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1st November 2011

Research Says Businesses Create Value by Embracing iPad

The Apple iPad has garnered a global reputation for being among the most innovative consumer technology products since its 2010 launch. According to a new study from Simon Fraser University’s Beedie School of Business, however, that reputation is equally deserved in business – especially as firms leverage the popular tablet and others like it to improve operations and boost sales or customer service.

The recent study, entitled “Deciding When to Use Tablets for Business Applications”, published in the most recent issue of MIS Quarterly Executive (and only available to subscribers), is authored by professors Leyland Pitt from SFU and Pierre Berthon of Bentley University, with Beedie School of Business graduate student Karen Robson.

Their research argues that like many disruptive technologies, tablet computers such as the iPad are already changing the face of corporate computing, and will likely have an even greater impact in the future. Pitt and colleagues provide a set of frameworks that can be used to identify when and where a tablet computer device can add value to an organization – in areas ranging from health care delivery to hospitality to automobile marketing.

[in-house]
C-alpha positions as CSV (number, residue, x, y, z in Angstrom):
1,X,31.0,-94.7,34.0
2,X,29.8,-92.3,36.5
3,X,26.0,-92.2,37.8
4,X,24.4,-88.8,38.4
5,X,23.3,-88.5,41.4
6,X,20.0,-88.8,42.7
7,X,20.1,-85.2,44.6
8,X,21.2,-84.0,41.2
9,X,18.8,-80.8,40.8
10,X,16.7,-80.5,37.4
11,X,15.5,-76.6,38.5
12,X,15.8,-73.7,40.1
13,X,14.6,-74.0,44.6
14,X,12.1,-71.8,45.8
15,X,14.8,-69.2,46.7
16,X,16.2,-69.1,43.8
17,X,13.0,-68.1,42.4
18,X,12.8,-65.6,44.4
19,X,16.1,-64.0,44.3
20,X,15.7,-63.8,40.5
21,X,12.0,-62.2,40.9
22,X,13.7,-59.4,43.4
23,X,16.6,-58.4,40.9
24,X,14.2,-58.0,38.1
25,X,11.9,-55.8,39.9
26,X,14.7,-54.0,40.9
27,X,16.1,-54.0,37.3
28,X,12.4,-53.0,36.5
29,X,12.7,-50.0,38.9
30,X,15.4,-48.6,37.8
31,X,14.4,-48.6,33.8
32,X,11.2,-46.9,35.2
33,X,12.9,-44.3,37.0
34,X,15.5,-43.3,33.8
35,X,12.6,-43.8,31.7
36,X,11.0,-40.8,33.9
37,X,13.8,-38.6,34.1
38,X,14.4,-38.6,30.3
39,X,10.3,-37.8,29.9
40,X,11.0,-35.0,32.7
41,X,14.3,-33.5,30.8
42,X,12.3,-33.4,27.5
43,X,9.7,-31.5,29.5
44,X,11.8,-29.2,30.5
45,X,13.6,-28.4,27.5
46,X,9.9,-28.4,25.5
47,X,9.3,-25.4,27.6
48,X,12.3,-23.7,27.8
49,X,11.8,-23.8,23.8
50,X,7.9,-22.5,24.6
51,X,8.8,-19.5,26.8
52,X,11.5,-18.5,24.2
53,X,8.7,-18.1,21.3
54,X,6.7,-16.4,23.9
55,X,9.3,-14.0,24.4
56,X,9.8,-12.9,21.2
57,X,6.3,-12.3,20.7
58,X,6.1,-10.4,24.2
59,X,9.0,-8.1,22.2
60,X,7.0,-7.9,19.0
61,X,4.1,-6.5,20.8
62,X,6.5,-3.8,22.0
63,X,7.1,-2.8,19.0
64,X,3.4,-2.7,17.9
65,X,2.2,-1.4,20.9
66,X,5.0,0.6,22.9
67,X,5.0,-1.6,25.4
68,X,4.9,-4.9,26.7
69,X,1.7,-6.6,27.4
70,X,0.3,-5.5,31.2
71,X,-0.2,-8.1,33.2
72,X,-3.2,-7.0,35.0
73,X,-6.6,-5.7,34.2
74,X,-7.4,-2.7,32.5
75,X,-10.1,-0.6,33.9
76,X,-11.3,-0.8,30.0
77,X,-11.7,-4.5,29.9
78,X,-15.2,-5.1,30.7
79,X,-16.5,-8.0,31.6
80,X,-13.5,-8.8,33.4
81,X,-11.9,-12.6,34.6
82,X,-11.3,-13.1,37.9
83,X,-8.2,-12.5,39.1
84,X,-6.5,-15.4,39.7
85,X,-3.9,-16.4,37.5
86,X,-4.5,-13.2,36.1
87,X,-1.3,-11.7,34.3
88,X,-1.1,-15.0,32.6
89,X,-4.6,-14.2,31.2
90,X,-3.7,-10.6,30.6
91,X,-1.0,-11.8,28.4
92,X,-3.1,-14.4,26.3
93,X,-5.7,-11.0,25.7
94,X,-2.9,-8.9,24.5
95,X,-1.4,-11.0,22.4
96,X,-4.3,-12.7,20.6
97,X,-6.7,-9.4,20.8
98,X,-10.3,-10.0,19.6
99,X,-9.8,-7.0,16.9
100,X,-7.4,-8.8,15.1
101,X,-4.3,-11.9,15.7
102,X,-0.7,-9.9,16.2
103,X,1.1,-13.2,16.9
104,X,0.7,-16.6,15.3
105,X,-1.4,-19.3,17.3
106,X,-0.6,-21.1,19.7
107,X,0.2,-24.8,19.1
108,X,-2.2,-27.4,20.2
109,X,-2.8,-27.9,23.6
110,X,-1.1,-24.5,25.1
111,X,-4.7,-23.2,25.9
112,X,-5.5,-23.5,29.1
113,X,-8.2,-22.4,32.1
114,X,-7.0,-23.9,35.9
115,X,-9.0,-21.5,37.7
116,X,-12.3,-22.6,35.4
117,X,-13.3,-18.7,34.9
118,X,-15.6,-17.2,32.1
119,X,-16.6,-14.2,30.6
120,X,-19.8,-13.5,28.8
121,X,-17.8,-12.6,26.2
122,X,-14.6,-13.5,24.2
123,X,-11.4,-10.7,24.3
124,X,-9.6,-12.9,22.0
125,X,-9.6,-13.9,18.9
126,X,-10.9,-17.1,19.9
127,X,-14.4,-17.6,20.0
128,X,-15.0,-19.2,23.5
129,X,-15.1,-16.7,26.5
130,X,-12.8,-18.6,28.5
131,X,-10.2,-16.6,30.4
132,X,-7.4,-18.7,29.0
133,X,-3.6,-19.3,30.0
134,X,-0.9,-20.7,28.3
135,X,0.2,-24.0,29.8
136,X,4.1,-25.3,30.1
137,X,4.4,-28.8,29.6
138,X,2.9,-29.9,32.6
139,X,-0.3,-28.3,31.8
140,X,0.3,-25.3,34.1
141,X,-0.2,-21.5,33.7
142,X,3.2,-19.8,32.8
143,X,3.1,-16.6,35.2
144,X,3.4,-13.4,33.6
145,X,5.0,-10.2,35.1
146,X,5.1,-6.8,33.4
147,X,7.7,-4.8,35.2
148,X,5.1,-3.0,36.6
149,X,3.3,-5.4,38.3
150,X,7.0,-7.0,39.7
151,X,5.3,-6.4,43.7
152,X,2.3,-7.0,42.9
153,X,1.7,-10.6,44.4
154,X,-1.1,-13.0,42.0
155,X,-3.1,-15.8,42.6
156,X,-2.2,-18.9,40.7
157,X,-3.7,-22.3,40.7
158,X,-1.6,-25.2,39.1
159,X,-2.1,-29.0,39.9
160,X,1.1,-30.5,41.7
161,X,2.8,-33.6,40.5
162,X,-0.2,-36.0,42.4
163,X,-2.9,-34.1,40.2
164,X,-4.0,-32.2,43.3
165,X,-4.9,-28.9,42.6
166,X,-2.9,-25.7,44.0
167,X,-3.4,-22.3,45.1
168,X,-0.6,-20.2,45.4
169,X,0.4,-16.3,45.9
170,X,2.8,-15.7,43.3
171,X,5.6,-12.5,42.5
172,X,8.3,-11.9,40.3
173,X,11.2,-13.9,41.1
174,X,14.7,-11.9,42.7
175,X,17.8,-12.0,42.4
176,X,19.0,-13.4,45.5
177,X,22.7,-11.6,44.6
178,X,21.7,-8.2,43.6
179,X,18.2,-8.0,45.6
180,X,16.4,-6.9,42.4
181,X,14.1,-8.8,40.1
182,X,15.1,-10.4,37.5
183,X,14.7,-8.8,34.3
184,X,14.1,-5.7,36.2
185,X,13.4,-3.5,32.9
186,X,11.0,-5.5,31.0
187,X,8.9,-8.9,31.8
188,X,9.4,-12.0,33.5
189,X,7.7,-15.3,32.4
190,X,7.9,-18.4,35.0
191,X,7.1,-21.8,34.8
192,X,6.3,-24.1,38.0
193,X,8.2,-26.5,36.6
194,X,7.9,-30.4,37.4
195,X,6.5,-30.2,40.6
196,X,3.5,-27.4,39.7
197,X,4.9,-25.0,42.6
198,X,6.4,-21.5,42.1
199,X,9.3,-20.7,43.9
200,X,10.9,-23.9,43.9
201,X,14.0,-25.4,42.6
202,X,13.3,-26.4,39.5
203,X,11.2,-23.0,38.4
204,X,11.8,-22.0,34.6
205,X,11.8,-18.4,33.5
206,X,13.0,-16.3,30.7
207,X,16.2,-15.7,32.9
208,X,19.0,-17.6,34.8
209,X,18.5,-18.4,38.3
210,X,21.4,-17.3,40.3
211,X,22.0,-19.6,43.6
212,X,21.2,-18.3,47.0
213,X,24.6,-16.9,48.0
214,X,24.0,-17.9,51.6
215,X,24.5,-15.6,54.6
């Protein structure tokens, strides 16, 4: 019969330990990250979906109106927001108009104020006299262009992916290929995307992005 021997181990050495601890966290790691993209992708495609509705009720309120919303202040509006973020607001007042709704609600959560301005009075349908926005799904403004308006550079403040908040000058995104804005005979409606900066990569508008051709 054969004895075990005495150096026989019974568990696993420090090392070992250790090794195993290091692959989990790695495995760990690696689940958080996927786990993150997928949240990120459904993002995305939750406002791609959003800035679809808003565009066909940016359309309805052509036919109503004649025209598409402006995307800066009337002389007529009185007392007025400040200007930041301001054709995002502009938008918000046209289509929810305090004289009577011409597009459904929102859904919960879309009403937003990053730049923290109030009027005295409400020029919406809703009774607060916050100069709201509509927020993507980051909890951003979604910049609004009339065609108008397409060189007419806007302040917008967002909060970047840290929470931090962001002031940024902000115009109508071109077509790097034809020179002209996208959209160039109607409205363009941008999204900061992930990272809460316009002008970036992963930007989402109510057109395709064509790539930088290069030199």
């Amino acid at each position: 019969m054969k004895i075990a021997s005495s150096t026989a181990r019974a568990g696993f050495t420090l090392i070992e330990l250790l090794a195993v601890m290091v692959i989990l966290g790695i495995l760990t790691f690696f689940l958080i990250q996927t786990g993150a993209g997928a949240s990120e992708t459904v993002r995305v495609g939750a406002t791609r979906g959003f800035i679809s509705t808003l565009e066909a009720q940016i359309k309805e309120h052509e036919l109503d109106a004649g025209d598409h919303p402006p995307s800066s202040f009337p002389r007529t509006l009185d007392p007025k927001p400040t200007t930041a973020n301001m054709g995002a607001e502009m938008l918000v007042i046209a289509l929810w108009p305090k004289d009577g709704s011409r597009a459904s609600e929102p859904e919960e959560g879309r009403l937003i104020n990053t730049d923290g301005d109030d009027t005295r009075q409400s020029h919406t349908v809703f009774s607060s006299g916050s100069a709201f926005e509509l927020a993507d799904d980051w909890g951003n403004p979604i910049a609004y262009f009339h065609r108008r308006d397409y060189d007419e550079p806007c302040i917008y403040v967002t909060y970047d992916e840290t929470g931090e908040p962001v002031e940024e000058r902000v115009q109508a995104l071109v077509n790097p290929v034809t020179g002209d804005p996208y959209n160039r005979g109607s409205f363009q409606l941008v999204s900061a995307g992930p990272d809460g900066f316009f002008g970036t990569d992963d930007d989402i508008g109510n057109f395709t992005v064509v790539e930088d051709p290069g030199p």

“By being on a constant lookout for good examples of applications in a wide variety of settings, and asking questions such as ‘How would that work in our business?’, organizations can identify how applications on table devices can shorten, short-circuit and shape business processes, and thus create business value.”

Recommendations for Using Tablets in Business

The researchers provide five actions that Information Systems organizations can take to ensure that the deployment of tablets provides business benefits:

  1. Regularly scan relevant media for effective, creative use of tablets in a range of business settings.
  2. Consider the Inscriptive (input) Informative (output) functions of information systems, and the interaction between them, to envision how tablets might enable these activities to be performed more effectively.
  3. Explore opportunities of moving applications that are purely Isolative into the Contextive and Contextual space to provide customers with superior service and improve the productivity of employees.
  4. Compare the 3 C-Abilities (Configure-ability, Consume-ability and Context-ability) of tablets versus other mobile devices, recognizing that even small changes in the technological capabilities of these devices may require changes in how organizations think about using these devices.
  5. Envision the needs of customers and employees using relevant strategic or business process models.
This entry was posted on Tuesday, November 1st, 2011 at 9:41 am and is filed under Business News, National News, Research Studies. You can follow any responses to this entry through the RSS 2.0 feed. You can leave a response, or trackback from your own site.

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